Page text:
In the broadest sense, improv is about finding the fullest potential in what is readily available. Ergo every performance – even when scripted – is improvised because the actor is making the fullest use of the text, the stage, and the ensemble. Improv fosters spontaneity, ownership, and connectivity, ideal for a thespian’s education, where such skills are often overlooked in favor of the purely technical, dramaturgical, and conceptual. As actors, how do we transcend the lack-luster readings of Romeo & Juliet? How do we perform heightened and poetic language? How do we approach Shakespeare’s plays, not as works of literature, but as pieces of theatre meant to be performed? How do we embody an Elizabethan character with the same nuance and complexity we crave in contemporary theatre, while avoiding two dimensional clichés? How can we invite dialogue and notice intersections between white, Eurocentric, Shakespearean texts and works by artist from the global majority? We investigate and improvise around a set of principles.
In this workshop participants will learn tools for textual analysis that go beyond a simple understanding of vocabulary and iambic pentameter. These tools will provide clues as to how the text may be performed. Students will learn the basic principles of improvised theatre and apply them to Shakespearean performance and spoken word poetry.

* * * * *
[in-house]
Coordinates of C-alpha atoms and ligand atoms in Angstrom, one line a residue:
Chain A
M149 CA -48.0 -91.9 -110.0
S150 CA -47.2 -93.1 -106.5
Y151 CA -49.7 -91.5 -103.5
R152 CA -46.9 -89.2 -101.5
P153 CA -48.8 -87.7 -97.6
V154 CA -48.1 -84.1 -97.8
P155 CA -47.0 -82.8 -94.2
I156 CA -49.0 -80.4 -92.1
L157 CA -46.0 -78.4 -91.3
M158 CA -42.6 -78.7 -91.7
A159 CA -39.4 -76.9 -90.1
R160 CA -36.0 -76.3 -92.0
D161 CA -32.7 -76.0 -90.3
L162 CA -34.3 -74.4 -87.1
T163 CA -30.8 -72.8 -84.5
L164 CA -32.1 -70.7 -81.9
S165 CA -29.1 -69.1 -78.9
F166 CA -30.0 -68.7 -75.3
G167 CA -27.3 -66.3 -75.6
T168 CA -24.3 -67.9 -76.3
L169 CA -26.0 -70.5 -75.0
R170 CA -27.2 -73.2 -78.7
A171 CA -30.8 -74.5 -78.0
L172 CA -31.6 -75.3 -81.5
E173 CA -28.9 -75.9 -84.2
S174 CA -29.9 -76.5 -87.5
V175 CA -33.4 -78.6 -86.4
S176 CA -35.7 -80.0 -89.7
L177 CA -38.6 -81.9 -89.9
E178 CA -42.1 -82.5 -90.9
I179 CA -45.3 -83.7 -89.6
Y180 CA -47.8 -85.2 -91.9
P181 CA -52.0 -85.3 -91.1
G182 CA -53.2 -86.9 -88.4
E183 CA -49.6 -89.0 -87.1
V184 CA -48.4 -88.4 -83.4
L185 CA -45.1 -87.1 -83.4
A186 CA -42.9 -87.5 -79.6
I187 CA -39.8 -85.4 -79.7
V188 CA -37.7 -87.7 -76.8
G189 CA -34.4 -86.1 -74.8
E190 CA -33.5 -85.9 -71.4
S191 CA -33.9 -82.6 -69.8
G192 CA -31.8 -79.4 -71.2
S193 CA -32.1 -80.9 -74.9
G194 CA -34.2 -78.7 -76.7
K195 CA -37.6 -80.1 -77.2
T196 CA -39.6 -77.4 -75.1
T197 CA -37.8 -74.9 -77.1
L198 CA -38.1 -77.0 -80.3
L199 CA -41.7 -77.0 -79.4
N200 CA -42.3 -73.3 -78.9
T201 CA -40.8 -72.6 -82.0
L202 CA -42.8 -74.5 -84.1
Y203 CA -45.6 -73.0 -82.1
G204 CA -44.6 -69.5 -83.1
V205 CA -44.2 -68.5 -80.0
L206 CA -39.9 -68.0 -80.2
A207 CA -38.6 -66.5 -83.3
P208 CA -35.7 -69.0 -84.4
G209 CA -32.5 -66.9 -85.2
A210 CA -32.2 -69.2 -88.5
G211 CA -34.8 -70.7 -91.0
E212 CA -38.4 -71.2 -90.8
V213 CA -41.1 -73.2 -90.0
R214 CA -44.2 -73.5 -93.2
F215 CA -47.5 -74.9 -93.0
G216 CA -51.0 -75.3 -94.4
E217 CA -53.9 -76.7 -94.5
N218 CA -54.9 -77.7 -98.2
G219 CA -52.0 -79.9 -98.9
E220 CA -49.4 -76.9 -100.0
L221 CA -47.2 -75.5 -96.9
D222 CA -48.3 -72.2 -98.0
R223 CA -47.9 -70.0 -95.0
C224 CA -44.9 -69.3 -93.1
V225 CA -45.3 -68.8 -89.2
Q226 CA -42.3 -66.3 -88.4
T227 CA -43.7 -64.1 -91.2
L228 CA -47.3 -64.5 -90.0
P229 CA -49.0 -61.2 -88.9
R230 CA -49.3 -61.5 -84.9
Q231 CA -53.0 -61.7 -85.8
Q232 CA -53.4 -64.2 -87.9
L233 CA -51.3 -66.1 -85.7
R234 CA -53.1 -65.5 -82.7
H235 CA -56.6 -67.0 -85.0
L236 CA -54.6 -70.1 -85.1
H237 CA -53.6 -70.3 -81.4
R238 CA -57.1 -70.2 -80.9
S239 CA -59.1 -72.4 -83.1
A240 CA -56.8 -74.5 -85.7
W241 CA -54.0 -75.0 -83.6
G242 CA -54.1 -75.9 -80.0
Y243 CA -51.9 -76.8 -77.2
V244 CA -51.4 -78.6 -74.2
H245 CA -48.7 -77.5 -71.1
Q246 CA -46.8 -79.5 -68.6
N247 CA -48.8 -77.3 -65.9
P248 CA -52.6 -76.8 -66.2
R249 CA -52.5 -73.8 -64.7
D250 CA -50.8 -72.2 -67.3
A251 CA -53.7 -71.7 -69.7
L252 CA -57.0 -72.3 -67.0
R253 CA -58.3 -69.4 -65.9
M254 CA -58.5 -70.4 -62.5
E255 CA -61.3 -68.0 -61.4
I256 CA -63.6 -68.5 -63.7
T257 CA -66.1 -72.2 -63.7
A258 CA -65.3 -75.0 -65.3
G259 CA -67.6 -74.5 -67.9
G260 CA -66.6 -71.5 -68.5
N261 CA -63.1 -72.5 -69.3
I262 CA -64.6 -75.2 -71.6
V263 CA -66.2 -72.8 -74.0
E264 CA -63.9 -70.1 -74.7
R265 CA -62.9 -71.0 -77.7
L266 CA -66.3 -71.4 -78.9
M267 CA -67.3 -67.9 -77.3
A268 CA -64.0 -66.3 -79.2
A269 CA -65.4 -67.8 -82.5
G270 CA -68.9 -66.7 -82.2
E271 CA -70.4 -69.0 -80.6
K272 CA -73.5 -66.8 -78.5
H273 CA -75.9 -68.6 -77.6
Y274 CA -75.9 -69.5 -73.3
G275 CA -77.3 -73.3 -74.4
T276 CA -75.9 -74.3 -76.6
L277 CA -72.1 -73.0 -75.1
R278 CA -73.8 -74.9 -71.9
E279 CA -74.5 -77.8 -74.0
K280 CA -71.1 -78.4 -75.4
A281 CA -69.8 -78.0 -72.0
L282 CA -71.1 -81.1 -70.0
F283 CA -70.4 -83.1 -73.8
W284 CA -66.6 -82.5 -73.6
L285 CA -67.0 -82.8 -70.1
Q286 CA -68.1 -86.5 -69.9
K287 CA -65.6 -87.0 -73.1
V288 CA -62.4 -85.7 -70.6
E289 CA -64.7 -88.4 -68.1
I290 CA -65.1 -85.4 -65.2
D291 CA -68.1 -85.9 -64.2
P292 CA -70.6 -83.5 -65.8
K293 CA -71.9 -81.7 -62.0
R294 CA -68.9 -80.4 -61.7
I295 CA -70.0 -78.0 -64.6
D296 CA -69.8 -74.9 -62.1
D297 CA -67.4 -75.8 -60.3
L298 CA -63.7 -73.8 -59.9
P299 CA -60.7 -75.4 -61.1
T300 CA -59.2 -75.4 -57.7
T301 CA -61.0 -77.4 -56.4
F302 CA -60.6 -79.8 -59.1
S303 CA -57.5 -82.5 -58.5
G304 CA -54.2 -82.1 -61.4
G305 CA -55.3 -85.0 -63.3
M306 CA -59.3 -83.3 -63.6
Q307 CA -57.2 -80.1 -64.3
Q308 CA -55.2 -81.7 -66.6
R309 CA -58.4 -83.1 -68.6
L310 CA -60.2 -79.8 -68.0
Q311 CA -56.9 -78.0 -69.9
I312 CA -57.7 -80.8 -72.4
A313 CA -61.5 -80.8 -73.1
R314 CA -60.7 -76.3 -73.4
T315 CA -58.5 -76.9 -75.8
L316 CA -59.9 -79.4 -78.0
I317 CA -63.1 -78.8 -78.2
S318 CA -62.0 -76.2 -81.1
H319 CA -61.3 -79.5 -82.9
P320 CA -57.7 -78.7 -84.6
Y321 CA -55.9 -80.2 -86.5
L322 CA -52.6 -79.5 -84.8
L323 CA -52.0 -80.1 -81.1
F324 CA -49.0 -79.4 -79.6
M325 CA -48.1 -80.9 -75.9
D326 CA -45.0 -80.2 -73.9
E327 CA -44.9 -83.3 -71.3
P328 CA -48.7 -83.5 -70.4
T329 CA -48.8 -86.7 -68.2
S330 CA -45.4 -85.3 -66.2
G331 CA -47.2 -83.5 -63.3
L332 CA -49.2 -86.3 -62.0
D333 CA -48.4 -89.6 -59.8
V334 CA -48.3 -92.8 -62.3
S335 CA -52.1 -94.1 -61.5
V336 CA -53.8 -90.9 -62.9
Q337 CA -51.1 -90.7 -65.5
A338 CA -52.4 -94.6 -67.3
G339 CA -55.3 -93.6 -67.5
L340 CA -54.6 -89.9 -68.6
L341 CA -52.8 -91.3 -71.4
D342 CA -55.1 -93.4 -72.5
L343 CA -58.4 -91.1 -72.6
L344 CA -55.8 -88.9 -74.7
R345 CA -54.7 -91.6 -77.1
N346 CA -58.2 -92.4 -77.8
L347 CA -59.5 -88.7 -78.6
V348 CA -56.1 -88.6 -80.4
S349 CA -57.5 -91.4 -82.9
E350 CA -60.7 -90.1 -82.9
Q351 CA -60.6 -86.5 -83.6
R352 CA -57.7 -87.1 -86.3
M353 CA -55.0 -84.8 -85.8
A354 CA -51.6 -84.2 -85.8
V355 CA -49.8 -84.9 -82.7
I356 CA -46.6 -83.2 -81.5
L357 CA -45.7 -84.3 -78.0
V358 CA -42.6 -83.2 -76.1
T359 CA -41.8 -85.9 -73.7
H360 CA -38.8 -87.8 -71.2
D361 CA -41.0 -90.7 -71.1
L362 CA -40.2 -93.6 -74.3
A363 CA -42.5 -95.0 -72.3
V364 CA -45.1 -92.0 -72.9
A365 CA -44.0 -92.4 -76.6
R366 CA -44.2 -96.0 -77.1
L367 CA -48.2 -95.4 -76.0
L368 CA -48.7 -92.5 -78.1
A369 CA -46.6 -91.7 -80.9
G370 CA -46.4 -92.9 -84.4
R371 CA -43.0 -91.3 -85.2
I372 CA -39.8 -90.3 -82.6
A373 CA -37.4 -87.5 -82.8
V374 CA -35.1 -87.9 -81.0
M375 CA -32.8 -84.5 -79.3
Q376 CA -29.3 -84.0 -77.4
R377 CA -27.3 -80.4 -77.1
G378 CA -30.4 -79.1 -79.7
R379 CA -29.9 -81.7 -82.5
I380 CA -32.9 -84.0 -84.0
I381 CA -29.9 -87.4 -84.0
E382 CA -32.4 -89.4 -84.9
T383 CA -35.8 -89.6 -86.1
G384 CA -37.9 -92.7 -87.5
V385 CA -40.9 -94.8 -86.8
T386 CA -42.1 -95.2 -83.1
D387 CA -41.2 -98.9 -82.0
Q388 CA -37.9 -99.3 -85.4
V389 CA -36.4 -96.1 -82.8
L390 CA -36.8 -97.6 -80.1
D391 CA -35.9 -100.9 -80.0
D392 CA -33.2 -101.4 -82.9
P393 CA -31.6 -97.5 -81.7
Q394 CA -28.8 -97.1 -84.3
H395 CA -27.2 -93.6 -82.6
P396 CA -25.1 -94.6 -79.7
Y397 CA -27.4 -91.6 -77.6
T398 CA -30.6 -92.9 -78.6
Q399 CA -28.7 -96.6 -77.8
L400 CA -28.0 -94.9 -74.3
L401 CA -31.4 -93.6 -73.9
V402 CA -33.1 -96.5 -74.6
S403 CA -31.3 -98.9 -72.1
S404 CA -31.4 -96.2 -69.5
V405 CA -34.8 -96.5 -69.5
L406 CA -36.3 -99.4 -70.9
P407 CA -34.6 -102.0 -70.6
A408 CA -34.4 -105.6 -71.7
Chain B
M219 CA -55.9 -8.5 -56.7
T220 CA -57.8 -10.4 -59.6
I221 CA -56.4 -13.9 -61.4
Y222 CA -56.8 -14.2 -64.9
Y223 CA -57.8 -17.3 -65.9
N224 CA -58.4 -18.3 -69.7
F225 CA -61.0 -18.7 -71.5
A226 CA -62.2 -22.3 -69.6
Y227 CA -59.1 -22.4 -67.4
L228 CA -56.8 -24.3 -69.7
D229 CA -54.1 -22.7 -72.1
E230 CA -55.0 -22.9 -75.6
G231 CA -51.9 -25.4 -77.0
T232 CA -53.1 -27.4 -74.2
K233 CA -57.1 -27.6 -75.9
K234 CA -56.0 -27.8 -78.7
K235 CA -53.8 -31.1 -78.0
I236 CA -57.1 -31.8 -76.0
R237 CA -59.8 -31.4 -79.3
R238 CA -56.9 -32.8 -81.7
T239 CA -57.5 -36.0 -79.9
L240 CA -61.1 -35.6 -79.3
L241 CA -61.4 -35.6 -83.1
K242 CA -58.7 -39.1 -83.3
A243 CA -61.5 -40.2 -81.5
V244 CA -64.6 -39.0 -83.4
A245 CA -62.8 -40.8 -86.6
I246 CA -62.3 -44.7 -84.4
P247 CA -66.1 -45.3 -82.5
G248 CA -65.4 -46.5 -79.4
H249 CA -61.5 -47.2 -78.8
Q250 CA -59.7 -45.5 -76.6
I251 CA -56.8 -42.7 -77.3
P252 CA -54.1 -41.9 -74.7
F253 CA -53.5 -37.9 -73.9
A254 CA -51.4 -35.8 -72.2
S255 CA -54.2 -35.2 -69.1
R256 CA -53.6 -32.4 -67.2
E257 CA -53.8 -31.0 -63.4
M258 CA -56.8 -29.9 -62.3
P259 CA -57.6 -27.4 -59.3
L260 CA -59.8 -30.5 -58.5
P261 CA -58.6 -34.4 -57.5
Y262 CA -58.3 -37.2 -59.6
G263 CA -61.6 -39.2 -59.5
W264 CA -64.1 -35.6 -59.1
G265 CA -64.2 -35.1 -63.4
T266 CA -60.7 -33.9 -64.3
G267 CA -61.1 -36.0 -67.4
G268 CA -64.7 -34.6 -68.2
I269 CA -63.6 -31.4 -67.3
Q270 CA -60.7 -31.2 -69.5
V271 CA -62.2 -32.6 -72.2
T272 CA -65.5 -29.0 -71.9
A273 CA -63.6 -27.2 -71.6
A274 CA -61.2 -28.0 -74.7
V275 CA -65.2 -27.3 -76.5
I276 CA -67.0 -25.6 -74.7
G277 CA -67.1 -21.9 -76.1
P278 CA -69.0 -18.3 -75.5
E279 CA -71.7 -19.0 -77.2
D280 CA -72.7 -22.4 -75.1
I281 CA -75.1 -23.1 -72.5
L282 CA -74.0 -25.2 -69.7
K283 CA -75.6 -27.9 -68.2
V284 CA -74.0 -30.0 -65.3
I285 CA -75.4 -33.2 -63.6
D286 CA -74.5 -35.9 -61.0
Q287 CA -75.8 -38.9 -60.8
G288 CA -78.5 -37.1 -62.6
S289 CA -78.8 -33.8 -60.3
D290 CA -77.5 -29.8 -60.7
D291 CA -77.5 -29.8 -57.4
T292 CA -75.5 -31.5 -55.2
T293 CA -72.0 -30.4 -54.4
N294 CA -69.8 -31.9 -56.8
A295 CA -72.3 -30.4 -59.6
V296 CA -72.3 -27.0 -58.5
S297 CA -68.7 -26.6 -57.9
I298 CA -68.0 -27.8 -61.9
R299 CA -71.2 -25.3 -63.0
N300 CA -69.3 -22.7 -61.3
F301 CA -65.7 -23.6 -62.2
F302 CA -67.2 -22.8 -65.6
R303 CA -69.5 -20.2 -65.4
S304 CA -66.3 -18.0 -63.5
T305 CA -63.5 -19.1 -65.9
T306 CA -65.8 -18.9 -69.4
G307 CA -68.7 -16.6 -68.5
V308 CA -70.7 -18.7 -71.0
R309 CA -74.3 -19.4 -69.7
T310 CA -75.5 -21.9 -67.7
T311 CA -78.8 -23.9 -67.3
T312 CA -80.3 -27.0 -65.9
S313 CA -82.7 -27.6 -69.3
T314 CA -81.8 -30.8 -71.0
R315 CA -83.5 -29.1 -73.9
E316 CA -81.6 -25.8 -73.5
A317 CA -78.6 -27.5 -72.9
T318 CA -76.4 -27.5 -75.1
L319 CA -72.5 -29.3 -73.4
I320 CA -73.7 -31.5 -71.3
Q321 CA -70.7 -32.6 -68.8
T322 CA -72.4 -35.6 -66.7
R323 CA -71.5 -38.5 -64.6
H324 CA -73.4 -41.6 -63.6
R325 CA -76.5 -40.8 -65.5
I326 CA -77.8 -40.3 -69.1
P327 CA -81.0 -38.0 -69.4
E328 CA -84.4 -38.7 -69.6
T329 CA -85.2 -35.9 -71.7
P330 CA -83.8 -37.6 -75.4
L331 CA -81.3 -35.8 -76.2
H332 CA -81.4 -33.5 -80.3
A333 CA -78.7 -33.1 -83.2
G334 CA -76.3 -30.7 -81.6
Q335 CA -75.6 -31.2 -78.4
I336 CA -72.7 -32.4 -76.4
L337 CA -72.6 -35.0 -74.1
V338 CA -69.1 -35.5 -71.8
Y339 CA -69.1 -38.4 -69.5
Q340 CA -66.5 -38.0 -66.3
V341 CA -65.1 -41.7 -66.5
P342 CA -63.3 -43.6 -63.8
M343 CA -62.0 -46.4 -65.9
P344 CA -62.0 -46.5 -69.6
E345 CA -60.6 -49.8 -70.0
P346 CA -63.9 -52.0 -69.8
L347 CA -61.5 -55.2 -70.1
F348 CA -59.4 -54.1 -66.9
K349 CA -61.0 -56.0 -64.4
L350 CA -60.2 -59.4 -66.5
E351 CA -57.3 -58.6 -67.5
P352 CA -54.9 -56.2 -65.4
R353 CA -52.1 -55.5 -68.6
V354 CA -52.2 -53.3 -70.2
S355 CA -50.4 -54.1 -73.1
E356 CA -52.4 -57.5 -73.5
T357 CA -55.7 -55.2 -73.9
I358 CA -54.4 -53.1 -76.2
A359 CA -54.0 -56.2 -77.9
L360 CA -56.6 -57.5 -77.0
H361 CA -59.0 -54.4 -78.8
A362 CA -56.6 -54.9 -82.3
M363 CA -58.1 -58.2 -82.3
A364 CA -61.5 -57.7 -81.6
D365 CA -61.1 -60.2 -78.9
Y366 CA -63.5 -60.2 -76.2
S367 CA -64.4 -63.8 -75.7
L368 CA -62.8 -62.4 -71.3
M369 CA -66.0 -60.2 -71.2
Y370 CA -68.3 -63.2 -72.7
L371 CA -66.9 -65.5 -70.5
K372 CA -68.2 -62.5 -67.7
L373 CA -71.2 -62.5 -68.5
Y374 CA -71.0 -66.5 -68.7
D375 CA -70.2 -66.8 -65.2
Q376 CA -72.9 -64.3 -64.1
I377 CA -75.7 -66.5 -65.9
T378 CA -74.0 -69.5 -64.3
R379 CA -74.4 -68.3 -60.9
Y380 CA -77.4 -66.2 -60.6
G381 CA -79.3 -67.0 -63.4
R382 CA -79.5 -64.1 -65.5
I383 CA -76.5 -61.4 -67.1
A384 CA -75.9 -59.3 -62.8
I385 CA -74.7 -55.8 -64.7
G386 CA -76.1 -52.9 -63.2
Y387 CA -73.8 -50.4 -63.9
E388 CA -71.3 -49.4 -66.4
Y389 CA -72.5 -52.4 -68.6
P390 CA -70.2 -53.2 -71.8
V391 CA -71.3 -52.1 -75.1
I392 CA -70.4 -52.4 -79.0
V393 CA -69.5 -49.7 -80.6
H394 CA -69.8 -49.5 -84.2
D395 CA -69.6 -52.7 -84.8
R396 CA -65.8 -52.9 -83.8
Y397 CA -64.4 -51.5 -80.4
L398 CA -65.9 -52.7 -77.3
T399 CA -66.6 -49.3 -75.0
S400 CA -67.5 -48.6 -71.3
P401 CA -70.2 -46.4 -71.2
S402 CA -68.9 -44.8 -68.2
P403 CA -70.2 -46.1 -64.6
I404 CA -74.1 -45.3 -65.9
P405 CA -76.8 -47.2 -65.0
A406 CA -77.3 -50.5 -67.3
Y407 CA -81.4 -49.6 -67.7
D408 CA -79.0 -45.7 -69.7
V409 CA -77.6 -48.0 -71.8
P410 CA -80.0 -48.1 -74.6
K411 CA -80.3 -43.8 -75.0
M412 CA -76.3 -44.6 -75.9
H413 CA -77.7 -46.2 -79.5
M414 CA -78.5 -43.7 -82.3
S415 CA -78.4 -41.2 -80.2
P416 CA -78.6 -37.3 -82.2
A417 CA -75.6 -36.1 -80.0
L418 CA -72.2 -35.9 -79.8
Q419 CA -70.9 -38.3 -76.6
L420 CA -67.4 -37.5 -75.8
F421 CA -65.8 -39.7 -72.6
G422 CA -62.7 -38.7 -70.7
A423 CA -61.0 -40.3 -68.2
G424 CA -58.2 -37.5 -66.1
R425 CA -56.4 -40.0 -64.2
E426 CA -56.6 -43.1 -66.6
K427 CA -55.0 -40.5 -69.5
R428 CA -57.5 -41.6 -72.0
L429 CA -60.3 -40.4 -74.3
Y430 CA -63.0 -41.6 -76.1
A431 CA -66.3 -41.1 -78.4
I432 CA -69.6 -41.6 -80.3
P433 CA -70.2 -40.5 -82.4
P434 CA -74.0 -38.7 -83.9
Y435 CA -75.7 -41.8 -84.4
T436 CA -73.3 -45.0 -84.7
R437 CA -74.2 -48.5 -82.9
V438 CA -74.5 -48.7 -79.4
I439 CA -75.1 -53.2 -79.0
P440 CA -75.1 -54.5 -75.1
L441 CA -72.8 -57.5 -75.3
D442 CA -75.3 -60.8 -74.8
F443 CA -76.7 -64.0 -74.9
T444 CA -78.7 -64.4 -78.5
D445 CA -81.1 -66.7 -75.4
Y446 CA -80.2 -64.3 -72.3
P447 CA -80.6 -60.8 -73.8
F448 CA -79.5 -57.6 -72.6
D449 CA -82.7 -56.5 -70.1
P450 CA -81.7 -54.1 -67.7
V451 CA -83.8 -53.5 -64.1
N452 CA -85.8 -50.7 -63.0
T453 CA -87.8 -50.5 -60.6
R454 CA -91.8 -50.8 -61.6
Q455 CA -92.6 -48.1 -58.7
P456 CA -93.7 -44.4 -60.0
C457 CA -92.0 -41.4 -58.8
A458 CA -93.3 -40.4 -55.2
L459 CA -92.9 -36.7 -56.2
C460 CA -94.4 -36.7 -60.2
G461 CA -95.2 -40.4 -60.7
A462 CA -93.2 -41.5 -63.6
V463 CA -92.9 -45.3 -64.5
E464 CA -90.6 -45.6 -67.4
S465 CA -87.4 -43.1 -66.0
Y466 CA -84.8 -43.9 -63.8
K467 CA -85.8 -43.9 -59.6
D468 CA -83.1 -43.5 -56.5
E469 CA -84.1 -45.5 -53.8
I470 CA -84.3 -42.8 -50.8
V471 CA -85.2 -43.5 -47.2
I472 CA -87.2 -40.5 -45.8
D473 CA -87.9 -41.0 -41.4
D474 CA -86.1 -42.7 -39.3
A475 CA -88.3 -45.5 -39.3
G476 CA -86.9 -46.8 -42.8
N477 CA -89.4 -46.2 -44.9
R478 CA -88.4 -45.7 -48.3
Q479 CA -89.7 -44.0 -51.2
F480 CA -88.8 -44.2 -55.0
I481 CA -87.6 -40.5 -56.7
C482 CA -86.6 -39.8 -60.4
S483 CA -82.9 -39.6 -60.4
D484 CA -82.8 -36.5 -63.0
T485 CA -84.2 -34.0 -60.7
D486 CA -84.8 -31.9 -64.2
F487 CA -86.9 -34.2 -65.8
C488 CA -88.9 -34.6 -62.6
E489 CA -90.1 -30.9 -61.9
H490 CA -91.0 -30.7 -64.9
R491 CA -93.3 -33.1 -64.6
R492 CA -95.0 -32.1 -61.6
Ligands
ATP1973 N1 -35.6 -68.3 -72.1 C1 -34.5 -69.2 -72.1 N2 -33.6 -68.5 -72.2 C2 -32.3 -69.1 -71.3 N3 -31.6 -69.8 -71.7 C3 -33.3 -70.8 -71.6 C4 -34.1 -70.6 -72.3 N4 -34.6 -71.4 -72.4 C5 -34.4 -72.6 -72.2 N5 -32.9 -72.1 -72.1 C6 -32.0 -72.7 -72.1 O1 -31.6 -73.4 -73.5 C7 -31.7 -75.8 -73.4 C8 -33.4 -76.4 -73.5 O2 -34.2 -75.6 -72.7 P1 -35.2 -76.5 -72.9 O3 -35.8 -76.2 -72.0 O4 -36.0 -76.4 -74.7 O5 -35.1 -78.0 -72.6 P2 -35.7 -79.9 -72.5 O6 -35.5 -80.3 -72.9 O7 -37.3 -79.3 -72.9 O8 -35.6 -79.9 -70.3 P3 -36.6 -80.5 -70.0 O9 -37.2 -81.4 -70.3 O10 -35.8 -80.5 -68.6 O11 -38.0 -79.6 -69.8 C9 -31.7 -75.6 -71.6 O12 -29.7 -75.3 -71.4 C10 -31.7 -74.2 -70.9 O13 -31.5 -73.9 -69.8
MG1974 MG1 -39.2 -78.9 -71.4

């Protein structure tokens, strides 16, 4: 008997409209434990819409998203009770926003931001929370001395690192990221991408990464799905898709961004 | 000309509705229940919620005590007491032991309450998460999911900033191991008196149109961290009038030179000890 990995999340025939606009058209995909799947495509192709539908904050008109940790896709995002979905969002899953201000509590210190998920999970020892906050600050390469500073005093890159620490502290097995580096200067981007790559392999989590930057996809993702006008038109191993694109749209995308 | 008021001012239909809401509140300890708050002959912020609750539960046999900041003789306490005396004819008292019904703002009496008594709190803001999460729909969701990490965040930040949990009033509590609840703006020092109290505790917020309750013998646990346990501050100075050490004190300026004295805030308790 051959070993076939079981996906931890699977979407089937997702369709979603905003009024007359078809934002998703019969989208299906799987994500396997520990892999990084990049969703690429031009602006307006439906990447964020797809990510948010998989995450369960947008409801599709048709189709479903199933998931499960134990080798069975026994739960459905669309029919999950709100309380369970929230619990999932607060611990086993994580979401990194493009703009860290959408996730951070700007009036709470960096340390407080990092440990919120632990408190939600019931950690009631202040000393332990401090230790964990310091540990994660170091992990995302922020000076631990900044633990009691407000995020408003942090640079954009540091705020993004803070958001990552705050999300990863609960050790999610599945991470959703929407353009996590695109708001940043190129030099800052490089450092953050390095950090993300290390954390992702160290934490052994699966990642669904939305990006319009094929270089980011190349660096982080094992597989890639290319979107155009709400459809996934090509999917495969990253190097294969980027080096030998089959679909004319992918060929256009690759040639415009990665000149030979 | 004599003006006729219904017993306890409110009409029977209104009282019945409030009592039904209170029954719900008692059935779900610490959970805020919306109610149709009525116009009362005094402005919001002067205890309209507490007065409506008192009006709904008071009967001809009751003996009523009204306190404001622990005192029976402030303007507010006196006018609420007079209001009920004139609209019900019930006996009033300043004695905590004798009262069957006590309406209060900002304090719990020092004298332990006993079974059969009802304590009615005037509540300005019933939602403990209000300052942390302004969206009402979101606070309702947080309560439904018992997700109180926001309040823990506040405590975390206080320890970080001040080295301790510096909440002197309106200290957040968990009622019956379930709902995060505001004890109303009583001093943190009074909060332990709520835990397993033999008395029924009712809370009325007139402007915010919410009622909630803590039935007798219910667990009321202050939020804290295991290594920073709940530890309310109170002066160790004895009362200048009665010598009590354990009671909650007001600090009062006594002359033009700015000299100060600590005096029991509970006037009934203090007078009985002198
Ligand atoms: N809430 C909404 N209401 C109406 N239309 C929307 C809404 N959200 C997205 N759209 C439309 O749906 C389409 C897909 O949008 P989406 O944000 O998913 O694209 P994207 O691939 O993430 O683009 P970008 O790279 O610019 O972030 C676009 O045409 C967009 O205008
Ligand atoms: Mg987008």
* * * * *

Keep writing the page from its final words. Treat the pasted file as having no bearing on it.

In a sense, Shakespeare, is like algebra. It is meant to be decoded and solved. If that stresses you out, know that - unlike math class - participants will be on their feet, experimenting with sonnets, monologues, poems, and hip-hop. Classwork will build directly upon and connect to previous acting experiences. Participants will walk away with an understanding of process, critical thinking, and experimentation, plus ideas on how to apply these tools to the contemporary theatre, poetry, and hip-hop. They will leave with rehearsal tools, devising models, and performance skills to sharpen their craft and collaborative competency.
This workshop is also ideal for Theatre and English teachers seeking new ways to teach the Bard's work.